In Toronto, a city of comparable size, the past four years have seen 277 murders. In Juarez? Eight-thousand.
Just living there is hazard enough. Reporting there borders on a death wish, but it's one defied each day by journalists Rocio Gallegos and Sandra Rodriguez of the newspaper, "El Diario."
Two of their colleagues have already been killed.
But the reporting of these two women has earned them this year's Knight International Journalism Award from the International Center for Journalists in Washington, D.C.
We thought you'd want to hear why they risk it. Sandra Rodriguez speaks for them both.
Radio-Canada's Jean-Michel Leprince is only the 5th Canadian to receive the prestigious American award for international journalism, the Cabot Prize. Photo/Columbia School of Journalism
Kudos for a correspondent.
A longtime Canadian journalist has won a prestigious award from Columbia University's Graduate School of Journalism in New York.
Veteran correspondent Jean-Michel Leprince of our French-language cousins at Radio-Canada is one of four winners of the Cabot Prize for Outstanding Reporting on Latin America and the Caribbean.
It's the oldest international award in journalism, conferred annually since 1939.
Jean-Michel is one of just five Canadian journalists to be honored with it -- and the first from Canadian television.
The judging panel praised his work for showing "scenes and stories of real life that too often do not appear on U.S. TV," and scolded the domestic networks for what it calls their "retreat from the region."
Jean-Michel Leprince joined Rick from Montreal.
The award has been give for the past seventy-two years, and just four other Canadians have won it. Grant Dexter of the Winnipeg Free Press in 1946, Paul Kidd with Southam News in 1966, John Harbron of the Toronto Telegram in 1970 and Paul Knox for The Globe and Mail in 2000.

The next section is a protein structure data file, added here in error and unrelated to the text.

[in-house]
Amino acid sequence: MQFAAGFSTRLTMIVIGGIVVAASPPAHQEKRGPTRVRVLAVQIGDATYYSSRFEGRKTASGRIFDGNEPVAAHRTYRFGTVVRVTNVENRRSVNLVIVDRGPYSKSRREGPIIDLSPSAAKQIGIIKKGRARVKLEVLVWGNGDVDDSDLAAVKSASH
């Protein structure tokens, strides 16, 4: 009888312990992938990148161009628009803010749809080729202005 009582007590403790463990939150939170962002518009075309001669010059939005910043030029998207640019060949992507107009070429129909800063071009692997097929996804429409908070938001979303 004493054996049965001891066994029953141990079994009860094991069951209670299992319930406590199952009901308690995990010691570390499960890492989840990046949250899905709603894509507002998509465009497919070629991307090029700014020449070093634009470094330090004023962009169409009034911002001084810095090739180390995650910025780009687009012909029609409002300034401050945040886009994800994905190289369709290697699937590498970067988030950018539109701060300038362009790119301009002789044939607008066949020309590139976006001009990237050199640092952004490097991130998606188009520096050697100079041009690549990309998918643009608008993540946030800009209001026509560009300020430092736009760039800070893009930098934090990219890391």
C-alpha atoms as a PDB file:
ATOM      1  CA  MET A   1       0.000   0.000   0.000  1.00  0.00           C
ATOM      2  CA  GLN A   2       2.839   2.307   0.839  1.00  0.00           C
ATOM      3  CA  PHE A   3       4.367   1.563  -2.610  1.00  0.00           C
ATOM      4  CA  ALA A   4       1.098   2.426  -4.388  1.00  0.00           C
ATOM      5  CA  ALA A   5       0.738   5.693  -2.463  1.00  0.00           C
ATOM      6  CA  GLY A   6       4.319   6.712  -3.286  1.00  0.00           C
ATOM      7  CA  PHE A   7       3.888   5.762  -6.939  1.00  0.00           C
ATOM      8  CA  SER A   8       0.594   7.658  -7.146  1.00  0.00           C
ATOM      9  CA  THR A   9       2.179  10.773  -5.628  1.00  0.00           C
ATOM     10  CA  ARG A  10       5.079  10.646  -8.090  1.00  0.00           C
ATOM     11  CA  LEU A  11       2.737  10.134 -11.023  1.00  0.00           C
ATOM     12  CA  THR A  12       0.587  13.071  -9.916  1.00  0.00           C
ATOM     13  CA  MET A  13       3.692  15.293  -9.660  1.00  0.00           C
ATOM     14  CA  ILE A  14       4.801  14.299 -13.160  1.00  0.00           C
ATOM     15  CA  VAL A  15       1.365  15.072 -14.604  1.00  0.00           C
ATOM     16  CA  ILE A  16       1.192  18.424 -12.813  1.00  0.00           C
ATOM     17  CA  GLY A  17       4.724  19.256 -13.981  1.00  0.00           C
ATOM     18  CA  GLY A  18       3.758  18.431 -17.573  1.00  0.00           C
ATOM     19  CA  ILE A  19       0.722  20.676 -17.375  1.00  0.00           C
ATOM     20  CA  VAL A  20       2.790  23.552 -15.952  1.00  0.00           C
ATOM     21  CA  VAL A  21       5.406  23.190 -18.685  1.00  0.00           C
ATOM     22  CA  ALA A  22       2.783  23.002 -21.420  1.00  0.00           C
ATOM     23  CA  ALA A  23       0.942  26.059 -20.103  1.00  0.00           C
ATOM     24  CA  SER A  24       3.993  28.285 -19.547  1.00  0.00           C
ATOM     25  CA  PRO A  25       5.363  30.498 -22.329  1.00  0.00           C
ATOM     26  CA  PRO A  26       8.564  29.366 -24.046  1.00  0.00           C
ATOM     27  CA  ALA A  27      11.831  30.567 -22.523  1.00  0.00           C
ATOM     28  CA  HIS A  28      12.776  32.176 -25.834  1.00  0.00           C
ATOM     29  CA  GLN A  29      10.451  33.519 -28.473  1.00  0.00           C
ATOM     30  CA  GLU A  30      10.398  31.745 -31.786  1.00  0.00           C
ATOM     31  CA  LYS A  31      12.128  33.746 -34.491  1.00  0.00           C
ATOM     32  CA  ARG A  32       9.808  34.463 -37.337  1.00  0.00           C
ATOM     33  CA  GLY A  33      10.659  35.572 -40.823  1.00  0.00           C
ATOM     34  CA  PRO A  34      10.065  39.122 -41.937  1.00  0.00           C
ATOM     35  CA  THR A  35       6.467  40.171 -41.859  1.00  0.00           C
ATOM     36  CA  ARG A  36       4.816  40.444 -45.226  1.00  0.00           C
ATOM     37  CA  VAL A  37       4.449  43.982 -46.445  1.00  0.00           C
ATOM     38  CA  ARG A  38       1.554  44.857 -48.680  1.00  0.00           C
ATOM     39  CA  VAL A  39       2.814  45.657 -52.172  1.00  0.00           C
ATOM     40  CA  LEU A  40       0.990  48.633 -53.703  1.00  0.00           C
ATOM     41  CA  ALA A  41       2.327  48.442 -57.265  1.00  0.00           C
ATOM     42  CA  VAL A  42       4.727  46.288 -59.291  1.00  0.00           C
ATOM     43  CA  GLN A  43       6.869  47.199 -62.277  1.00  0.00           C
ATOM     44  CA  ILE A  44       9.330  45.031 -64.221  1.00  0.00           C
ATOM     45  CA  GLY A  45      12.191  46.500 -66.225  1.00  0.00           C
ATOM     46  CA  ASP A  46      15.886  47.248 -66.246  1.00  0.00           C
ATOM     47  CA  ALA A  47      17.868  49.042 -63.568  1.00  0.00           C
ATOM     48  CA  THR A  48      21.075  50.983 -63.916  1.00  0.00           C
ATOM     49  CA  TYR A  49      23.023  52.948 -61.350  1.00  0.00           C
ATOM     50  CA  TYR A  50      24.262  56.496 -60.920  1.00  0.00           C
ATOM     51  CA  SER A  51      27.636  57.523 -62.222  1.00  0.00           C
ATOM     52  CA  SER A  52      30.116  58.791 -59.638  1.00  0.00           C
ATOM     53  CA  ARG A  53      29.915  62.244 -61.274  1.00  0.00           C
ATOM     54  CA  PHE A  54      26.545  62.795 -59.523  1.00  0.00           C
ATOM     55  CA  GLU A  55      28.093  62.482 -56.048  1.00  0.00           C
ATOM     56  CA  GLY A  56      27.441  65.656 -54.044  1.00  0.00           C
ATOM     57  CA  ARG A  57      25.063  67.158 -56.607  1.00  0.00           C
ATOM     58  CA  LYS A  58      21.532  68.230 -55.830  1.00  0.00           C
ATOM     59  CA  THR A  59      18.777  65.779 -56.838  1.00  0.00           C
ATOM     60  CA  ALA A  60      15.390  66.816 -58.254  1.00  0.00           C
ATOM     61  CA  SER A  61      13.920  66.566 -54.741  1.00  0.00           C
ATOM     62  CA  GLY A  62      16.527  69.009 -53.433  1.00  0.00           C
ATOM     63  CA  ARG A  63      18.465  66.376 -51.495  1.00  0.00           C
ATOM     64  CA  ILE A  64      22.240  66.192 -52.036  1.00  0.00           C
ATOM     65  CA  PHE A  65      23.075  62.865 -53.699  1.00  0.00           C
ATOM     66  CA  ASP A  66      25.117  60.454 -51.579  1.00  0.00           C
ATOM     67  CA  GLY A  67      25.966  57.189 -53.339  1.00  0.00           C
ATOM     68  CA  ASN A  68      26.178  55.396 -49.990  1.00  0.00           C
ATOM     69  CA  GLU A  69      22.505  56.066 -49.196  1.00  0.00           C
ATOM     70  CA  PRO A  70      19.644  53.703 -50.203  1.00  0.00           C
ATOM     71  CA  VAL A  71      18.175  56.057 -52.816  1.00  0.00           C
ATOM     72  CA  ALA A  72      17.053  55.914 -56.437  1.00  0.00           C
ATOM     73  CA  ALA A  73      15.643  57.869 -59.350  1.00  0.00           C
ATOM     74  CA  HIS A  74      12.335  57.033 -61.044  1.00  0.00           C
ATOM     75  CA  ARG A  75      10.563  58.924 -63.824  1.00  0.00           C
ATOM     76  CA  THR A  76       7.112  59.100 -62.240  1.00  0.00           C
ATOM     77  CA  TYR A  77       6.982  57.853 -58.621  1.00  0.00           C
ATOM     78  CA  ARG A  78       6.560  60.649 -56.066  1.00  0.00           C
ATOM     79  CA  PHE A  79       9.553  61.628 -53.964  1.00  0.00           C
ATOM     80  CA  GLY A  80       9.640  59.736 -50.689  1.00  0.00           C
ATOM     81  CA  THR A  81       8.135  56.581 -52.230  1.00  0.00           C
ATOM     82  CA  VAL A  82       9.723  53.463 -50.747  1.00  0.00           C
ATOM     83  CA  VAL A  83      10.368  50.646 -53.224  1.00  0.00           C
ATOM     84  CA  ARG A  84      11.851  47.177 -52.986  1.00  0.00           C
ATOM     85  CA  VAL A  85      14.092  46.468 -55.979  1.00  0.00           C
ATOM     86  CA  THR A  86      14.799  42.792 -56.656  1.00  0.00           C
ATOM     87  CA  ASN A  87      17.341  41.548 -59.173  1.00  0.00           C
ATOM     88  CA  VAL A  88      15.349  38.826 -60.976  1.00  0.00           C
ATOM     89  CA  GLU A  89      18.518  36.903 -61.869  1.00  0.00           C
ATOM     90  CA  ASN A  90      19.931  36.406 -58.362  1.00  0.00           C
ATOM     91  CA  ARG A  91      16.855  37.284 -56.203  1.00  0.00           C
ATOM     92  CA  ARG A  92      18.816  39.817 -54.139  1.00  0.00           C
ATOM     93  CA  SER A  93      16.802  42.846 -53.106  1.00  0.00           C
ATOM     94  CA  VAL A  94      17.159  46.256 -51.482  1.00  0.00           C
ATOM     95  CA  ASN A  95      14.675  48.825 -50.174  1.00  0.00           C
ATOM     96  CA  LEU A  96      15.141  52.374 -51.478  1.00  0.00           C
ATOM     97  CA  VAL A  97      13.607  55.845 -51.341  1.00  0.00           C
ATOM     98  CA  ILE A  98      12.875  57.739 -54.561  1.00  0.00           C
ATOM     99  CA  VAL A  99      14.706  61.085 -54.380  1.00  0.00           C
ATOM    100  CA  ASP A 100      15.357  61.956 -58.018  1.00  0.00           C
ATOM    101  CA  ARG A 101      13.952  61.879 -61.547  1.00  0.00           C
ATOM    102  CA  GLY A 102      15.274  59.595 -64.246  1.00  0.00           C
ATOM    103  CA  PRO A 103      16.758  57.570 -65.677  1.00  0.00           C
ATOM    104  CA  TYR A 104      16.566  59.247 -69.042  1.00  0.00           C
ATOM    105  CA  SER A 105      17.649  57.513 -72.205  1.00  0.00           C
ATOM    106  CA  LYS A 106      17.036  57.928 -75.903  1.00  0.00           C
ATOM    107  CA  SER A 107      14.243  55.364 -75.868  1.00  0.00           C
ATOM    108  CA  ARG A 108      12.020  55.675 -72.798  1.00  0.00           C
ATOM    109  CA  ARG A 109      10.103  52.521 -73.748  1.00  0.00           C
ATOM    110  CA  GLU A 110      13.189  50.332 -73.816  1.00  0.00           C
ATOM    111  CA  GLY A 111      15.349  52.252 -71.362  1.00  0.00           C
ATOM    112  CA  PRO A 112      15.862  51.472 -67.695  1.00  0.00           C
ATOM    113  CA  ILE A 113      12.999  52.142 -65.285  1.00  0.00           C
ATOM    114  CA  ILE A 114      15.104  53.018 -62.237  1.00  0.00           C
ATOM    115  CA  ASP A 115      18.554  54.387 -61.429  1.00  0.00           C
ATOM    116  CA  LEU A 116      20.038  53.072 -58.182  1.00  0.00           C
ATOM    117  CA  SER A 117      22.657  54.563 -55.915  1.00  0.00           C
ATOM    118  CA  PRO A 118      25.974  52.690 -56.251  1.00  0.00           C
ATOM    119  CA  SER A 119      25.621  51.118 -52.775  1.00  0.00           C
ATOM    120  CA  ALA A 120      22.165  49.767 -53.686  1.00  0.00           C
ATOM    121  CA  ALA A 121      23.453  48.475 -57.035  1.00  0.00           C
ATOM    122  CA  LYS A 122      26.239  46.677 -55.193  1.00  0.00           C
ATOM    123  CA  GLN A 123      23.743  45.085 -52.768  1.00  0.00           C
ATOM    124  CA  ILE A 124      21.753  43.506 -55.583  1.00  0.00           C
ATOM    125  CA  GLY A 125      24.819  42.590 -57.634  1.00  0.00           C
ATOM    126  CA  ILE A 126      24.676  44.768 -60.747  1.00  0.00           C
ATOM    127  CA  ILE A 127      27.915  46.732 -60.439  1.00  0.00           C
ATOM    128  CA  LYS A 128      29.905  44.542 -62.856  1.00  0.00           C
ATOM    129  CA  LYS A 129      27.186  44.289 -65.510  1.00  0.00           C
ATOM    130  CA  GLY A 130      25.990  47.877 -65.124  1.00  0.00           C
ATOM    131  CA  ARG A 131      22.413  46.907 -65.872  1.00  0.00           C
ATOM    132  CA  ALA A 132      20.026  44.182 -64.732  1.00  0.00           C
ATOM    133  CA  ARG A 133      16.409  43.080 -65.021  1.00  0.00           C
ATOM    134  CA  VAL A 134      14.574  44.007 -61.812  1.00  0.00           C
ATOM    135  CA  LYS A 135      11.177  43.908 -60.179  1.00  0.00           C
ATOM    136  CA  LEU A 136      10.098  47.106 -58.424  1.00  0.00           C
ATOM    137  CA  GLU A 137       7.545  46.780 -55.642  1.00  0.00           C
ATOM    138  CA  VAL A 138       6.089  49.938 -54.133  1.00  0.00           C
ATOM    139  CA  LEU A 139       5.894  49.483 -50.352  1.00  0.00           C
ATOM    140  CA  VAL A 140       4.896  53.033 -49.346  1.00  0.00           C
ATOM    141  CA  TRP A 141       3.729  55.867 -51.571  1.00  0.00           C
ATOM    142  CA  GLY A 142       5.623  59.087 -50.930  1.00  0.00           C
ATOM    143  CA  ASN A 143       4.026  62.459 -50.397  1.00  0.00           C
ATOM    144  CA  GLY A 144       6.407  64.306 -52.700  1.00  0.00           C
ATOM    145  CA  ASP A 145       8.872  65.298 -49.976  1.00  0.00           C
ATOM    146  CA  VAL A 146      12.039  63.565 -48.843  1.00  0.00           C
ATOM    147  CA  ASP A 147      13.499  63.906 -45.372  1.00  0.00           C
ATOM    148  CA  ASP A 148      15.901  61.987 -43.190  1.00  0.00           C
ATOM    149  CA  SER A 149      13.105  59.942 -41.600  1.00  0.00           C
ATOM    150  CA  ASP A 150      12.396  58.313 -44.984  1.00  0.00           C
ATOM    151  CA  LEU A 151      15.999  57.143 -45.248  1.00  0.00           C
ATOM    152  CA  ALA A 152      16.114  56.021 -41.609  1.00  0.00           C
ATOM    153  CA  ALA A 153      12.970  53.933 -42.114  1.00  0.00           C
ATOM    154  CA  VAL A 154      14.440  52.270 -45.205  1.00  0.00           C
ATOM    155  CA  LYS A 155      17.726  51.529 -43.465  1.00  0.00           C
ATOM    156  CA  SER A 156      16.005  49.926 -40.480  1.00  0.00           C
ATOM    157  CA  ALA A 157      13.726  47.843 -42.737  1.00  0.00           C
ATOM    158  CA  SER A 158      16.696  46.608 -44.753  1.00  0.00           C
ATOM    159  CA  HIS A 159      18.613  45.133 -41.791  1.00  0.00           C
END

Twins, a train and art in Brazil
The Brazil-based multi-national known as Vale Mining is well-known in Canada for vast mineral holdings in four provinces. Not to mention a bitter year-long strike in Sudbury Ontario last year. But back in Brazil, it's working on softening its image, one spray can at a time.
Safia Nur Ahmed with one of the two women who would lose their babies that night in Mogadishu's strained paediatric hospital. Photo/Safia Nur Ahmed
Trade in Somalia: swapping your phone for medical supplies
When it comes to danger, Safia Nur Ahmed likes to say she has a kind of spider sense that keeps her out of trouble.
Just as war was about to break out in her Somali homeland, she scrambled out of harm's way and eventually to Toronto, where she works as a public health nurse.
But after 23 years away, she recently ignored the warning tingles, and went back to a country where everybody has a gun.
She volunteered for three weeks in a what used to be Mogadishu's best paediatric hospital, hoping to make something of a difference.
She didn't know she'd have to make something from nothing.
Safia Nur Ahmed joined us in Toronto. Listen to their conversation
This program is the work of producers Dawna Dingwall, Alison Masemann and Steve McNally with technical producers Greg Fleet and Victor Johnston. Our senior producer Alan Guettel.
Categories: Africa, Americas, Middle East, Past Episodes